Steve Jobs' Former Publicist On How He Controlled Apple's Image
Steve Jobs former publicist Andy Cunningham on original Macintosh
Andy Cunningham was Steve Jobs' former publicist and is the author of "." Following is the transcript of the video.
Andy Cunningham:People like Steve Jobs are what I call a cult of personality and there are several of them out there. Richard Branson is one. Elon Musk is one. So they exist out there and they usually try, if they're entrepreneurs, they build companies that are trying to do the next big thing or trying to make huge changes in human behavior. And when you're working with these people they're so charismatic that it's both an honor and a privilege, but it's also a huge challenge because they have this outsized vision of what they can accomplish and they expect you to play a role in accomplishing it.
Steve was a really contentious individual to work with but he was incredibly pure in his agenda of what he was trying to accomplish and all of us who worked with him knew that he was there to change the world, and he was going to change the world, and if you were invited to be a part of his team, you knew that you would participate in changing the world.
When I launched the Macintosh back in 1984 we were actually trying to position the Macintosh as the computer for "the rest of us," meaning the rest of us in business and we had developed all of these messages—these little memes of messages— and when we launched it at the De Anza Center on January 24th, 1984 it was a beautiful moment and there were people in the audience who actually cried and all the TV stations were covering it, and all the radio stations were covering it, and I heard station after station repeating back to me all the messages that I had created and that was the moment that I said, "This stuff works." This kind of messaging, this kind of positioning, really, really works.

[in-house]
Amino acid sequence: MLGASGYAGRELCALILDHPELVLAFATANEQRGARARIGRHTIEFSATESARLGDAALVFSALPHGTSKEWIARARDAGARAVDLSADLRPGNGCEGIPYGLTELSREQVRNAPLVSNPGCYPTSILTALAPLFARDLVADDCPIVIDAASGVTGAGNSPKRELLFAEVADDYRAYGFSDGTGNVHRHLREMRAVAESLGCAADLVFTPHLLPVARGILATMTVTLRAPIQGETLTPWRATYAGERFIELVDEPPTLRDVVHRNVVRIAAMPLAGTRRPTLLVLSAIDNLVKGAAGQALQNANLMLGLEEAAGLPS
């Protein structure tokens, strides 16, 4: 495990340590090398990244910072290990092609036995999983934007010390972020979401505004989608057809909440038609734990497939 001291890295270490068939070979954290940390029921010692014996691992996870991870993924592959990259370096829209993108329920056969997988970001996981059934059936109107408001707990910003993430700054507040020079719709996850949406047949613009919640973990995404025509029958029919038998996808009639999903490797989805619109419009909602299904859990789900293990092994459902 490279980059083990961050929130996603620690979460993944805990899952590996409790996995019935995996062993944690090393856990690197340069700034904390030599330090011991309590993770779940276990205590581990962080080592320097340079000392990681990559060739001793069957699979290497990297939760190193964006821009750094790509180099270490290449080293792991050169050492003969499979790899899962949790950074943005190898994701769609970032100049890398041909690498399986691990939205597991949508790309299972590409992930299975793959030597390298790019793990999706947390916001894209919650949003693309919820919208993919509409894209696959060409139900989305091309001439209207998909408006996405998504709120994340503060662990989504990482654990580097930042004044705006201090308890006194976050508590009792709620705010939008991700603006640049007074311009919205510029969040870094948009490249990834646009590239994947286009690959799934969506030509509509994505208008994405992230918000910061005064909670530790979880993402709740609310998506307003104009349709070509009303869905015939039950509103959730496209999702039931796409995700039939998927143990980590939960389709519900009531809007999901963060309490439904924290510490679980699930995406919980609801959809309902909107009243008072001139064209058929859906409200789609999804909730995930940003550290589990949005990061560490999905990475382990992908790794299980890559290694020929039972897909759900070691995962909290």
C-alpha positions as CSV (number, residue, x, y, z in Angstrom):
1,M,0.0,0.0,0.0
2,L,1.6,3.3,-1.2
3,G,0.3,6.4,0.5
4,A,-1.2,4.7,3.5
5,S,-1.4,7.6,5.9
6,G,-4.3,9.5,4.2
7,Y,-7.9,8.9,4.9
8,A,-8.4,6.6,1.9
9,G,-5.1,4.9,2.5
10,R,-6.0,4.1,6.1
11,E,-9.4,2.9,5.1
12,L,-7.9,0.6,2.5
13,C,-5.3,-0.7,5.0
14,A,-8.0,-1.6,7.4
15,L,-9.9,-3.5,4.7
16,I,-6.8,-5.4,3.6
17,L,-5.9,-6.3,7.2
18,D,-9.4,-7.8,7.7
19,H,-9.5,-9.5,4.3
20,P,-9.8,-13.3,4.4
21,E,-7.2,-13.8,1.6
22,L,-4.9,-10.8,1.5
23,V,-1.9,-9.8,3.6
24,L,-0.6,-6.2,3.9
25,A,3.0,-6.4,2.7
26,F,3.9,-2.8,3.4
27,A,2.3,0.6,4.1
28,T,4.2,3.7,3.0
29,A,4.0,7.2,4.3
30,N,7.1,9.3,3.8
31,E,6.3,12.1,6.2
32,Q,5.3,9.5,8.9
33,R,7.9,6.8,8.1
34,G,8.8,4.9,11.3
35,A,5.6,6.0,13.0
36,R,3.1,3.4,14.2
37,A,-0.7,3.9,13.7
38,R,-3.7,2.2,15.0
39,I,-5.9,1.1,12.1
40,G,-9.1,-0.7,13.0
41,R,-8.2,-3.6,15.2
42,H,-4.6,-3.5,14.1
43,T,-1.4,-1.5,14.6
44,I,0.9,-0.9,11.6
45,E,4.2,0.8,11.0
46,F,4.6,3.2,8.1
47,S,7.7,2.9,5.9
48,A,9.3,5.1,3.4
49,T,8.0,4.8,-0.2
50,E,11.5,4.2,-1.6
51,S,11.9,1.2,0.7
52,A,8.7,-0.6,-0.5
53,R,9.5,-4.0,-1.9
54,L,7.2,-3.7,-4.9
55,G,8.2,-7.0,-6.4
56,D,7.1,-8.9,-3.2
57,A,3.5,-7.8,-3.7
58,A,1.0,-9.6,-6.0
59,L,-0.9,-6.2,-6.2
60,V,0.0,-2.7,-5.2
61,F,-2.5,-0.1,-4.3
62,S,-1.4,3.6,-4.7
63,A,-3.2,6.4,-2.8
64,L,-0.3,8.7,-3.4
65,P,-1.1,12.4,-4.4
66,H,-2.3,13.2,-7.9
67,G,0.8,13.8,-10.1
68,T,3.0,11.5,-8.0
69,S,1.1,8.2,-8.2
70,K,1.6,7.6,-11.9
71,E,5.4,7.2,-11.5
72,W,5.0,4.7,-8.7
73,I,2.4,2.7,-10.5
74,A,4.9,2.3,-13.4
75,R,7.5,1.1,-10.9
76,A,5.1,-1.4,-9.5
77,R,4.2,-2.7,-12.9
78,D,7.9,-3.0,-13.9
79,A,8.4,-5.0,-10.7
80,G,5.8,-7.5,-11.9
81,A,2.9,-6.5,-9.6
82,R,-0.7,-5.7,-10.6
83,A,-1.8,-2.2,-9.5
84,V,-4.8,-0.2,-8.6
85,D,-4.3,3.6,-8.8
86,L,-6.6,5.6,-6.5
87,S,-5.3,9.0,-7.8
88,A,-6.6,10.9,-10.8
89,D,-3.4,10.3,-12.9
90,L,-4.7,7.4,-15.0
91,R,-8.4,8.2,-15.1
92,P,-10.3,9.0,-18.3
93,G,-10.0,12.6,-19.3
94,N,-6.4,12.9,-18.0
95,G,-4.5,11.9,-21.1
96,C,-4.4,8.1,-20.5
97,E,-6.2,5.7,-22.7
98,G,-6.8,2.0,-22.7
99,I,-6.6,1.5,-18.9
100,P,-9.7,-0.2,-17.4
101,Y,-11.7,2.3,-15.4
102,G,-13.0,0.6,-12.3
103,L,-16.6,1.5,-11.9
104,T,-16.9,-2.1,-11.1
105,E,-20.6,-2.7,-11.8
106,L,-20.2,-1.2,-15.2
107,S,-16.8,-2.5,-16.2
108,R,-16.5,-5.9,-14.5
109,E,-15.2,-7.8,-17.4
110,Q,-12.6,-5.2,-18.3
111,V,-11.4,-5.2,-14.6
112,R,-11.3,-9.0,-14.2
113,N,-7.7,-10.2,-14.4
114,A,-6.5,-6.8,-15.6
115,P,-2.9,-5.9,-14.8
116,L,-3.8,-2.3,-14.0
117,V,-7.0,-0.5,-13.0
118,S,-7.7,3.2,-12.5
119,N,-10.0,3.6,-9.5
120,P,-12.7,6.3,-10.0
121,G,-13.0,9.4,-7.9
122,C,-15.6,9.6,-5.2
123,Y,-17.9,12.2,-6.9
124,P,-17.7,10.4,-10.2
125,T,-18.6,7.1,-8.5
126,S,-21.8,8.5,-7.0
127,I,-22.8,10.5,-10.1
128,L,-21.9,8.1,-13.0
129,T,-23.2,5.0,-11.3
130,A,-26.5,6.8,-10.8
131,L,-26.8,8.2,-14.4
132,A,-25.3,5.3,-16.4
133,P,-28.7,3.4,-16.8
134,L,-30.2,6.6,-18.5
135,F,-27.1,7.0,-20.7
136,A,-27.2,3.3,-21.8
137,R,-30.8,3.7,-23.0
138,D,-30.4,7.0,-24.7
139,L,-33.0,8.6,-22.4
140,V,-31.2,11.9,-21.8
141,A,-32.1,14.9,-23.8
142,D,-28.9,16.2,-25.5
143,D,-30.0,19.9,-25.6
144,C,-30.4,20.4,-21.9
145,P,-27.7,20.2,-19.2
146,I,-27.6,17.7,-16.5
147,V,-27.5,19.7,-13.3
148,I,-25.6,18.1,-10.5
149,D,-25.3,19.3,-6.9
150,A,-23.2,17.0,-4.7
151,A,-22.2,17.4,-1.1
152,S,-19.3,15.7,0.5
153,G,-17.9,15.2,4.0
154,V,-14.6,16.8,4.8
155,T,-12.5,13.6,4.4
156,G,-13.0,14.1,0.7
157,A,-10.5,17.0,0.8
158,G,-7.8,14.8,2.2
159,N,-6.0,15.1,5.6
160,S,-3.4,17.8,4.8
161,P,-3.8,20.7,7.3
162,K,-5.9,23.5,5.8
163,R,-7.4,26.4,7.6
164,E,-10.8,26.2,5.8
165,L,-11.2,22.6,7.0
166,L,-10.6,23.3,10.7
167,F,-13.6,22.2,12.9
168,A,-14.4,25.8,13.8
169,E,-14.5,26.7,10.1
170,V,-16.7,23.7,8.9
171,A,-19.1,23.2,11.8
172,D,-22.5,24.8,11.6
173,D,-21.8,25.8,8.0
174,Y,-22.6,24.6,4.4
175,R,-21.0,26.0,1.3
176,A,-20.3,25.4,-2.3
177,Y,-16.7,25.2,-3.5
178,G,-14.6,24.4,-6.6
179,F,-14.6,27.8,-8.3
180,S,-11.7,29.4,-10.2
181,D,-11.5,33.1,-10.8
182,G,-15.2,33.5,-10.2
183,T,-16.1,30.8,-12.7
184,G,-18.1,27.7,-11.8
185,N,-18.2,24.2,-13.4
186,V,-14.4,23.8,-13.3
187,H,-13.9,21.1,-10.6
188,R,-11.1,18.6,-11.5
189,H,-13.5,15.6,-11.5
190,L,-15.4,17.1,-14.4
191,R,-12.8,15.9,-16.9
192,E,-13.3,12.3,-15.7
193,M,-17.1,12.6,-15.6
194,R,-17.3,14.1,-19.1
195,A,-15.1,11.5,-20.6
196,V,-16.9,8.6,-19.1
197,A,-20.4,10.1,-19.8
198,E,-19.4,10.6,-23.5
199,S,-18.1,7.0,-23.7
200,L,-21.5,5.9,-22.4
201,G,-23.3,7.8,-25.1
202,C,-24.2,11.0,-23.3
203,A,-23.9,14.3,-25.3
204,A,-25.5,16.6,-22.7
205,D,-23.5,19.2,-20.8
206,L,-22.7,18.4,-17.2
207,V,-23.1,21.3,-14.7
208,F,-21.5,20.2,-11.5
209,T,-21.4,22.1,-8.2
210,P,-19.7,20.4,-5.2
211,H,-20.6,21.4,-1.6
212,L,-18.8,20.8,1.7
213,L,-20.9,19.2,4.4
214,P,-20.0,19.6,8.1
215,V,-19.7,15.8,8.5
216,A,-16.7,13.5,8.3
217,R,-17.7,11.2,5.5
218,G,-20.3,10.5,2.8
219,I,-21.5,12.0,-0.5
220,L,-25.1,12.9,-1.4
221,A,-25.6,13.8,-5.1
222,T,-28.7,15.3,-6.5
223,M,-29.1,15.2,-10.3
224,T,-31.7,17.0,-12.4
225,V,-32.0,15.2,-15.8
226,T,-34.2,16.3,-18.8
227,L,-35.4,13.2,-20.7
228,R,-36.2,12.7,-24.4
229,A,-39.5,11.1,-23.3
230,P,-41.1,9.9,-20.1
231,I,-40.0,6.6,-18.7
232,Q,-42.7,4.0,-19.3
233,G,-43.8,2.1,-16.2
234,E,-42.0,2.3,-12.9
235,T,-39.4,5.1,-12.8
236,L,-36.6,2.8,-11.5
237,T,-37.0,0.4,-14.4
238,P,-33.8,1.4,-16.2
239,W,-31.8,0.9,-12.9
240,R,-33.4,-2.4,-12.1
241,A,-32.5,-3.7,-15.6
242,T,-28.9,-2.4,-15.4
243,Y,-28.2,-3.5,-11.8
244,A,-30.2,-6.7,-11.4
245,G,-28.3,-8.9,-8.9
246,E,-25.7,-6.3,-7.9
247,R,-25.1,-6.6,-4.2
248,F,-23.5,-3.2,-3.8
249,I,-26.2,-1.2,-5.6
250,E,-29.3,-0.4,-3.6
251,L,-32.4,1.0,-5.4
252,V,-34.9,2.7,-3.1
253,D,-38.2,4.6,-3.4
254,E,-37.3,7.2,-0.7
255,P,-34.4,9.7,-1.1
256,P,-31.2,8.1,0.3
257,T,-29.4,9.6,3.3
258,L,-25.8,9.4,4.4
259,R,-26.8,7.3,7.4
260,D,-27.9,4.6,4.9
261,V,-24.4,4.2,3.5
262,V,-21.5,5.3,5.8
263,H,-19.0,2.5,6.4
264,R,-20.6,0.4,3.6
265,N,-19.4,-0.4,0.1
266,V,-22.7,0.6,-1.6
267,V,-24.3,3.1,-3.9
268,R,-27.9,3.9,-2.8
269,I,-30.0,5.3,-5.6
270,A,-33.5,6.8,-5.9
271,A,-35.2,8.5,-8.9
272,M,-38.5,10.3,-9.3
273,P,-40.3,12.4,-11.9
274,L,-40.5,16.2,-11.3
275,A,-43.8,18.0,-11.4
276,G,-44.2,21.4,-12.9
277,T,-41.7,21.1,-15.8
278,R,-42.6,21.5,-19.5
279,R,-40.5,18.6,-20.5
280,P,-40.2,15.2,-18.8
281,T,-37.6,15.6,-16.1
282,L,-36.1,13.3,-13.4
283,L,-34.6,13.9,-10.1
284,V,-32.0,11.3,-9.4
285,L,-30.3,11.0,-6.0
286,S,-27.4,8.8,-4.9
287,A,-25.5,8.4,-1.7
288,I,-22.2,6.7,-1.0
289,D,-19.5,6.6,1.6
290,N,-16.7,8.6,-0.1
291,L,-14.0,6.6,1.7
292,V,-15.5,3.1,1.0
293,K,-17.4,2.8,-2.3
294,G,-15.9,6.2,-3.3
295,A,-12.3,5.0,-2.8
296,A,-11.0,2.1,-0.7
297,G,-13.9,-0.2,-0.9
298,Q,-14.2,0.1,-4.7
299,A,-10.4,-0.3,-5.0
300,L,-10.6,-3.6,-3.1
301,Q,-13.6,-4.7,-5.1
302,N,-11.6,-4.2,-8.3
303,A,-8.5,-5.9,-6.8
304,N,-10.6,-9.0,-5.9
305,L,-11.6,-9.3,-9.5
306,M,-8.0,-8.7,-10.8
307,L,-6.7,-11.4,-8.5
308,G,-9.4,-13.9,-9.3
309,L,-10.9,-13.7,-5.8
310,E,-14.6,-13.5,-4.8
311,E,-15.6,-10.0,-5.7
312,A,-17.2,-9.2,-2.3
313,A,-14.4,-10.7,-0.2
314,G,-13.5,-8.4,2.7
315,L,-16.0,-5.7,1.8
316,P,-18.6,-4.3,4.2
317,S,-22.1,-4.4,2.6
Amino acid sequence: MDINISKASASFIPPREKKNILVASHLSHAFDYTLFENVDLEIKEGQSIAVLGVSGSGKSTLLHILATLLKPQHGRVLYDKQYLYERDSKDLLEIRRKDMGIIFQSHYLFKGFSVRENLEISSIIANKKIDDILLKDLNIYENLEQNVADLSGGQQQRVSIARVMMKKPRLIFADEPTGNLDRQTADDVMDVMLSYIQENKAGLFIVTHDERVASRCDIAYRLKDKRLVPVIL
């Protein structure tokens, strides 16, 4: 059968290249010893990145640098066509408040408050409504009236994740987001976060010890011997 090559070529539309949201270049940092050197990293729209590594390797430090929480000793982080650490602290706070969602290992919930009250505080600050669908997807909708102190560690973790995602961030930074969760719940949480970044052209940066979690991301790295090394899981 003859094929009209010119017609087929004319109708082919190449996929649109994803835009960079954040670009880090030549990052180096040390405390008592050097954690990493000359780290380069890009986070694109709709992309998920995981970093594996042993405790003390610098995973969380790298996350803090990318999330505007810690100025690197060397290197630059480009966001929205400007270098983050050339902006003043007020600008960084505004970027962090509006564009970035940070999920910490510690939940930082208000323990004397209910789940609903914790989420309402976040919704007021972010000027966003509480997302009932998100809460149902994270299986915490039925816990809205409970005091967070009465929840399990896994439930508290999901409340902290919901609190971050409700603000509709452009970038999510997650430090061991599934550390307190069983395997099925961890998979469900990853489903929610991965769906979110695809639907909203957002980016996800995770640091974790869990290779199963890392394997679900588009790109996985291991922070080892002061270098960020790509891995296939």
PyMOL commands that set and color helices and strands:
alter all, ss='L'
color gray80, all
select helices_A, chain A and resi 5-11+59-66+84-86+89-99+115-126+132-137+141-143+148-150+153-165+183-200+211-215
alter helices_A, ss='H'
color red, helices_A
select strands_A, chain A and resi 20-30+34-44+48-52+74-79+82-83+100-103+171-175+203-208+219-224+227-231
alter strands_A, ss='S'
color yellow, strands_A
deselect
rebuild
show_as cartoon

The issue, of course, was that Macintosh was not a success in the first six months. It actually was a huge failure and we had to shift that messaging. It became much less of a business product. It was never going to replace the IBM PC which was the initial intent, but what we discovered during those six months is that there was a little bit of a cult personality in this computer and that certain people thought this computer was really cool and it reflected their difference, if you will. So that's when the whole messaging and campaign shifted from "The computer for the rest of us" to "The computer for the best of us," as I like to say, but the computer that was cool and got into business through the back door, through the creative department, and just became a tool for artistic people and people who are creative.
I think that Apple is going to be shifting away from the cultish environment that it has today. That whole sort of a visionary, mystical, reality-distortion field environment that was there under Steve Jobs is no longer there. The company is really now about building products with great features and that is what they're doing.
Video: Elon Musk, Steve Jobs are nothing alike: Andy Cunningham
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